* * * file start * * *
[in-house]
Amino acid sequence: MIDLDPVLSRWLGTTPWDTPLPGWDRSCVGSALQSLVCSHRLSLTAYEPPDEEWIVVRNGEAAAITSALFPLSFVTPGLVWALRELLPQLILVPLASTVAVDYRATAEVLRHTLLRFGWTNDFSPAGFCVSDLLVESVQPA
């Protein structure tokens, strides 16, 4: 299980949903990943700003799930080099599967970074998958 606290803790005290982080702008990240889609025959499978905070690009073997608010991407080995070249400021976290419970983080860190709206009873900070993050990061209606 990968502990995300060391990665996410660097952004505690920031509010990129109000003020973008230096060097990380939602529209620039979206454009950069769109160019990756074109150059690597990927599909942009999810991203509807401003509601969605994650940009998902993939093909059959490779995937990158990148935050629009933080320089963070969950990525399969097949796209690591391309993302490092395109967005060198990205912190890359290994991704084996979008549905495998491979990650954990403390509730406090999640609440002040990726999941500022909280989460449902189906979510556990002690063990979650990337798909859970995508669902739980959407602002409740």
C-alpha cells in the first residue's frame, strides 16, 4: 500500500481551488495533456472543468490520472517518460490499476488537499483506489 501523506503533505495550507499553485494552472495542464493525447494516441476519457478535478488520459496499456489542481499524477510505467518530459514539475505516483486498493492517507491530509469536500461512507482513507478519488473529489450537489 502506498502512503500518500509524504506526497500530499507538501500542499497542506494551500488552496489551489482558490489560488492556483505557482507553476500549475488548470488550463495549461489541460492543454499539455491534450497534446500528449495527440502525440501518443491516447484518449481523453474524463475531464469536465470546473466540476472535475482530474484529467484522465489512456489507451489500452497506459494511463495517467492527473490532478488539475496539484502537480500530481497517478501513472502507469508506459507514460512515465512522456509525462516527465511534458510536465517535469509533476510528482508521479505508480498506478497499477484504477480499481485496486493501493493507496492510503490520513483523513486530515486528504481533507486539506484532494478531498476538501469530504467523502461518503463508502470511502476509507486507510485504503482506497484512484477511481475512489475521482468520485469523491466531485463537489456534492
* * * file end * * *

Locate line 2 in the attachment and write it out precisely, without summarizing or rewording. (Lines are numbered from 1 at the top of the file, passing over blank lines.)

Amino acid sequence: MIDLDPVLSRWLGTTPWDTPLPGWDRSCVGSALQSLVCSHRLSLTAYEPPDEEWIVVRNGEAAAITSALFPLSFVTPGLVWALRELLPQLILVPLASTVAVDYRATAEVLRHTLLRFGWTNDFSPAGFCVSDLLVESVQPA